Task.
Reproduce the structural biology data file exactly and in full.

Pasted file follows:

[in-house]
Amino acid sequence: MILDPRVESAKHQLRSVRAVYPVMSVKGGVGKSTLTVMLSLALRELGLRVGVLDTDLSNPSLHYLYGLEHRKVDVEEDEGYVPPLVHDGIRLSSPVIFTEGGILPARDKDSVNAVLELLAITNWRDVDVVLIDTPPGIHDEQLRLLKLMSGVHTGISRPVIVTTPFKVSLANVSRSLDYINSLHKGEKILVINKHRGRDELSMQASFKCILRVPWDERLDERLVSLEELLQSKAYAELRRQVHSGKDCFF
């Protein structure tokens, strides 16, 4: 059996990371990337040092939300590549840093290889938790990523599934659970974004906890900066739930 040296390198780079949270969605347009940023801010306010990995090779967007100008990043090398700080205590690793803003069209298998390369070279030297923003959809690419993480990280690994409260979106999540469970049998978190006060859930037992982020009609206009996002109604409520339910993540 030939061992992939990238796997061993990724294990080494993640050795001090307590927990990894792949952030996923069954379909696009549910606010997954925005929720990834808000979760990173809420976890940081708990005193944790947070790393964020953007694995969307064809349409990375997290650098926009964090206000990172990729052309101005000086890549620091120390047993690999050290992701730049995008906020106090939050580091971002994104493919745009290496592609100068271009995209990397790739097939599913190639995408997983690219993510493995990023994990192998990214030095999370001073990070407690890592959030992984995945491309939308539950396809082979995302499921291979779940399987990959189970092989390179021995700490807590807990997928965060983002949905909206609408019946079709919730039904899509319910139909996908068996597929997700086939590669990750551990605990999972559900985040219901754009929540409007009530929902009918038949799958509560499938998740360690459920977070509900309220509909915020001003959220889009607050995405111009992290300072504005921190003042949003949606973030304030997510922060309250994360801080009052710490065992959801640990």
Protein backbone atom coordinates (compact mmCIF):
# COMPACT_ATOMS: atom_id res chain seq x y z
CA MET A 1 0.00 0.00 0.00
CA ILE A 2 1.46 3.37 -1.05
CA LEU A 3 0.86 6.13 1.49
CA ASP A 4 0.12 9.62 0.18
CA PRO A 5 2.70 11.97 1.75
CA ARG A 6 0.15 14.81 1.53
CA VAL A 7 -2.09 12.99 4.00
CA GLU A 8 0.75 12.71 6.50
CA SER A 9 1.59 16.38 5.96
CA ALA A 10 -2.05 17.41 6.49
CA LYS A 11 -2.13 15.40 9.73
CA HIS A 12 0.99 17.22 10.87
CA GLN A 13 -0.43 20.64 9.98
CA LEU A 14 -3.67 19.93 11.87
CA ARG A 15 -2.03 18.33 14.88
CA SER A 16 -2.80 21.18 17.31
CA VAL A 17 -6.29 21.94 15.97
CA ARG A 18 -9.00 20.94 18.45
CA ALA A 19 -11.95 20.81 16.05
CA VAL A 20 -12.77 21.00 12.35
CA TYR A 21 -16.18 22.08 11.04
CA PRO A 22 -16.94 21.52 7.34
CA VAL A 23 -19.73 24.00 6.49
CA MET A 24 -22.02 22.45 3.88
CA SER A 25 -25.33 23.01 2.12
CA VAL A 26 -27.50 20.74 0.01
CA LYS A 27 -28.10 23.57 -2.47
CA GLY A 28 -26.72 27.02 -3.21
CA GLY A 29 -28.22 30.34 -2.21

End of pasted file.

[in-house]
Amino acid sequence: MILDPRVESAKHQLRSVRAVYPVMSVKGGVGKSTLTVMLSLALRELGLRVGVLDTDLSNPSLHYLYGLEHRKVDVEEDEGYVPPLVHDGIRLSSPVIFTEGGILPARDKDSVNAVLELLAITNWRDVDVVLIDTPPGIHDEQLRLLKLMSGVHTGISRPVIVTTPFKVSLANVSRSLDYINSLHKGEKILVINKHRGRDELSMQASFKCILRVPWDERLDERLVSLEELLQSKAYAELRRQVHSGKDCFF
């Protein structure tokens, strides 16, 4: 059996990371990337040092939300590549840093290889938790990523599934659970974004906890900066739930 040296390198780079949270969605347009940023801010306010990995090779967007100008990043090398700080205590690793803003069209298998390369070279030297923003959809690419993480990280690994409260979106999540469970049998978190006060859930037992982020009609206009996002109604409520339910993540 030939061992992939990238796997061993990724294990080494993640050795001090307590927990990894792949952030996923069954379909696009549910606010997954925005929720990834808000979760990173809420976890940081708990005193944790947070790393964020953007694995969307064809349409990375997290650098926009964090206000990172990729052309101005000086890549620091120390047993690999050290992701730049995008906020106090939050580091971002994104493919745009290496592609100068271009995209990397790739097939599913190639995408997983690219993510493995990023994990192998990214030095999370001073990070407690890592959030992984995945491309939308539950396809082979995302499921291979779940399987990959189970092989390179021995700490807590807990997928965060983002949905909206609408019946079709919730039904899509319910139909996908068996597929997700086939590669990750551990605990999972559900985040219901754009929540409007009530929902009918038949799958509560499938998740360690459920977070509900309220509909915020001003959220889009607050995405111009992290300072504005921190003042949003949606973030304030997510922060309250994360801080009052710490065992959801640990």
Protein backbone atom coordinates (compact mmCIF):
# COMPACT_ATOMS: atom_id res chain seq x y z
CA MET A 1 0.00 0.00 0.00
CA ILE A 2 1.46 3.37 -1.05
CA LEU A 3 0.86 6.13 1.49
CA ASP A 4 0.12 9.62 0.18
CA PRO A 5 2.70 11.97 1.75
CA ARG A 6 0.15 14.81 1.53
CA VAL A 7 -2.09 12.99 4.00
CA GLU A 8 0.75 12.71 6.50
CA SER A 9 1.59 16.38 5.96
CA ALA A 10 -2.05 17.41 6.49
CA LYS A 11 -2.13 15.40 9.73
CA HIS A 12 0.99 17.22 10.87
CA GLN A 13 -0.43 20.64 9.98
CA LEU A 14 -3.67 19.93 11.87
CA ARG A 15 -2.03 18.33 14.88
CA SER A 16 -2.80 21.18 17.31
CA VAL A 17 -6.29 21.94 15.97
CA ARG A 18 -9.00 20.94 18.45
CA ALA A 19 -11.95 20.81 16.05
CA VAL A 20 -12.77 21.00 12.35
CA TYR A 21 -16.18 22.08 11.04
CA PRO A 22 -16.94 21.52 7.34
CA VAL A 23 -19.73 24.00 6.49
CA MET A 24 -22.02 22.45 3.88
CA SER A 25 -25.33 23.01 2.12
CA VAL A 26 -27.50 20.74 0.01
CA LYS A 27 -28.10 23.57 -2.47
CA GLY A 28 -26.72 27.02 -3.21
CA GLY A 29 -28.22 30.34 -2.21